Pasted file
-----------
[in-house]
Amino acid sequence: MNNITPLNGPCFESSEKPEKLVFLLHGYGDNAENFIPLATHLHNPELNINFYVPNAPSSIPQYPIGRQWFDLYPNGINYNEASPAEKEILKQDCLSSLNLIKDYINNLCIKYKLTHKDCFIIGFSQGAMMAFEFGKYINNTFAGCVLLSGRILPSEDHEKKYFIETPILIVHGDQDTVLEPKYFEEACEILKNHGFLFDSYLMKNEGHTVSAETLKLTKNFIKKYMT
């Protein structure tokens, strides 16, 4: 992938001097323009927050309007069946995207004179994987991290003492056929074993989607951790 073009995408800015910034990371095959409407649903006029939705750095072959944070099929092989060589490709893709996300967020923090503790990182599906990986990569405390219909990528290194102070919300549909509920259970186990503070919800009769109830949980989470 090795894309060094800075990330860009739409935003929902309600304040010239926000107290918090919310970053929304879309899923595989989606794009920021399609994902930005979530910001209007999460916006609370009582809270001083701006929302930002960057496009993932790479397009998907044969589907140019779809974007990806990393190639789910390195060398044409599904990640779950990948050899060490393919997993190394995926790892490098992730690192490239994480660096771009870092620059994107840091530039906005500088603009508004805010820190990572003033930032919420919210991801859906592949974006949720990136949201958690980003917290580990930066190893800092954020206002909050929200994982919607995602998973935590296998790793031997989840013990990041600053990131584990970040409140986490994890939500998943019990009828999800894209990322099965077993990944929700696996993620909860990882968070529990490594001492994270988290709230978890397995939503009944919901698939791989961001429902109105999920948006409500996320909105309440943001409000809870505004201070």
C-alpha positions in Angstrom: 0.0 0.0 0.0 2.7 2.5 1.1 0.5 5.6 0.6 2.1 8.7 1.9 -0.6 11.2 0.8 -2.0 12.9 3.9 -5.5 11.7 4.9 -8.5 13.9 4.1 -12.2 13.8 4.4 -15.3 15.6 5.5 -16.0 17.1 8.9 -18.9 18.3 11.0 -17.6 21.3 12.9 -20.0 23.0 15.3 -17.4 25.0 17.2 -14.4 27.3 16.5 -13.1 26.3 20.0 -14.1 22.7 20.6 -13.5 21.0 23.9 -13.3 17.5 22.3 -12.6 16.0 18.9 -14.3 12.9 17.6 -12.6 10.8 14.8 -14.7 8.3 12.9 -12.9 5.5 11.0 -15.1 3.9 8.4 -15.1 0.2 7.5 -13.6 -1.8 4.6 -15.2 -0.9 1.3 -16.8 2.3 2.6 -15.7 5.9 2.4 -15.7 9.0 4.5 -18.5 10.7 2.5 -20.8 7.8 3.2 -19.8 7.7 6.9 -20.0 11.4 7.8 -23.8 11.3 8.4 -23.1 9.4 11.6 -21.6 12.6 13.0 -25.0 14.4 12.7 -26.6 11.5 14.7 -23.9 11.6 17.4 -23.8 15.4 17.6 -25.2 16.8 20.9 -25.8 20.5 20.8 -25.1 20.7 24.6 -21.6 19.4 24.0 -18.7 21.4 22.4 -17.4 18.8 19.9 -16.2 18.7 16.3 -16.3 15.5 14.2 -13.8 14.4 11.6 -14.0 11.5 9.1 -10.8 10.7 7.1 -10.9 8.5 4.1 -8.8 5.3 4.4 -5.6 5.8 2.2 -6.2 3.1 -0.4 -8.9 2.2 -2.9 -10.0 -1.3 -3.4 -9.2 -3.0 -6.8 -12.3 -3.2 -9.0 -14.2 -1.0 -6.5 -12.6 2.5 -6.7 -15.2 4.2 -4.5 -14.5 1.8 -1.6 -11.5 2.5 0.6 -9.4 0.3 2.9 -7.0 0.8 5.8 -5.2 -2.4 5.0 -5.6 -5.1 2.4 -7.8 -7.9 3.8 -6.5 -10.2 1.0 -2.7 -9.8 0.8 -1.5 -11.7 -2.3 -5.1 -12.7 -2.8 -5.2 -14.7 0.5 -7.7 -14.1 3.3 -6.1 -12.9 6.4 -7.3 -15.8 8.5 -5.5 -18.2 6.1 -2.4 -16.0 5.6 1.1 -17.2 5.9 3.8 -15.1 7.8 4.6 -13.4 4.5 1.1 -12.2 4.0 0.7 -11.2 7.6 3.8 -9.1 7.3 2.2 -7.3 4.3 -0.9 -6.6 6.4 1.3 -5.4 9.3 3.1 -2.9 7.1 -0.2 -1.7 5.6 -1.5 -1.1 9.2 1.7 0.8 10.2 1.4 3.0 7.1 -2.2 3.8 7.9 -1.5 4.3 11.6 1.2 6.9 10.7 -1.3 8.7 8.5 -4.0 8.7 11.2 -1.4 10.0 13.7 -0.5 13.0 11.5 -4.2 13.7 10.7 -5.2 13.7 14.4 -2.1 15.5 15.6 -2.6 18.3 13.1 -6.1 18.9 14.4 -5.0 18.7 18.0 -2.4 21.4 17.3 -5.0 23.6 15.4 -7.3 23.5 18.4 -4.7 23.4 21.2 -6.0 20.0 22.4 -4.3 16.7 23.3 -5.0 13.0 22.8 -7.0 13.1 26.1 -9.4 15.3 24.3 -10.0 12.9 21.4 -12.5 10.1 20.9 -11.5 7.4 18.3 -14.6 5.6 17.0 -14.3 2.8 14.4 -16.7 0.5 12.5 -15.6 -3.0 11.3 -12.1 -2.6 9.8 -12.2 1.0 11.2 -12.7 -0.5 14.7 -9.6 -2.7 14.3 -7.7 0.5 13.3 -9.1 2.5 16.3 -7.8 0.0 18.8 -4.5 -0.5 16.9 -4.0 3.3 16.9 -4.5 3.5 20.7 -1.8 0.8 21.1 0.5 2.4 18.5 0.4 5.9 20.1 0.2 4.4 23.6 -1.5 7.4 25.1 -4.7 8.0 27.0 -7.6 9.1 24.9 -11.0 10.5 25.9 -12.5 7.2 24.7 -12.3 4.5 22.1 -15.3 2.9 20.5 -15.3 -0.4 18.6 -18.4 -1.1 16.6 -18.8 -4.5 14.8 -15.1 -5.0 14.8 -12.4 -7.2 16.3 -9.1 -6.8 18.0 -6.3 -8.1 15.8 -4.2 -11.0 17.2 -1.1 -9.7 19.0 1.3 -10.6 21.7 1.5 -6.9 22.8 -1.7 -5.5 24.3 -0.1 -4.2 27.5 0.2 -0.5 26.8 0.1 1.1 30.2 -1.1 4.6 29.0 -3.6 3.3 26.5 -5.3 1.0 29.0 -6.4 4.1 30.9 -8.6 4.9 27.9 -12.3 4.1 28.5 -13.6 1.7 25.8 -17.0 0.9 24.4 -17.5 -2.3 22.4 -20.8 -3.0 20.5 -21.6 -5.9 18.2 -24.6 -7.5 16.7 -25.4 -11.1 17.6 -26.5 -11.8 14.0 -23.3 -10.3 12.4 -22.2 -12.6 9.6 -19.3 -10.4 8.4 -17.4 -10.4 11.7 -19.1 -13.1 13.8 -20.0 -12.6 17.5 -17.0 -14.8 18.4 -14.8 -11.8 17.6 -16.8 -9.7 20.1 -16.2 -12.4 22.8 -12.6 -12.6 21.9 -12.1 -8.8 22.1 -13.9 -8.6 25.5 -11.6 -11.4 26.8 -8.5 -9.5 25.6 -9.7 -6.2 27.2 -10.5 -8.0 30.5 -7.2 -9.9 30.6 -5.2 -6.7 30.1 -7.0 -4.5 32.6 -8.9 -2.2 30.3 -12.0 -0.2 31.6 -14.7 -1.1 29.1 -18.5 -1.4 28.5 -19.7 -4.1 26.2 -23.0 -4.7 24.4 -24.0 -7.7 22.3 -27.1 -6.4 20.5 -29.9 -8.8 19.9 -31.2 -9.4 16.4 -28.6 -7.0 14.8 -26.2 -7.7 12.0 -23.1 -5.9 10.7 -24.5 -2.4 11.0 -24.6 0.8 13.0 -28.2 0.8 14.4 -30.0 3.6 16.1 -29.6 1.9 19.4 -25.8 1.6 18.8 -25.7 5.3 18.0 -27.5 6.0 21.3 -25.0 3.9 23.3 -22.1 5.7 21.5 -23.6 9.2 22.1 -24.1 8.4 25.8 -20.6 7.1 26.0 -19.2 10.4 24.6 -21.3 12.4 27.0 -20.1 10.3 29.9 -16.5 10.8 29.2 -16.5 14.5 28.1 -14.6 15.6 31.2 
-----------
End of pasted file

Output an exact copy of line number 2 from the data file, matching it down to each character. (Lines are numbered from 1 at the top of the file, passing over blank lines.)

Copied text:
Amino acid sequence: MNNITPLNGPCFESSEKPEKLVFLLHGYGDNAENFIPLATHLHNPELNINFYVPNAPSSIPQYPIGRQWFDLYPNGINYNEASPAEKEILKQDCLSSLNLIKDYINNLCIKYKLTHKDCFIIGFSQGAMMAFEFGKYINNTFAGCVLLSGRILPSEDHEKKYFIETPILIVHGDQDTVLEPKYFEEACEILKNHGFLFDSYLMKNEGHTVSAETLKLTKNFIKKYMT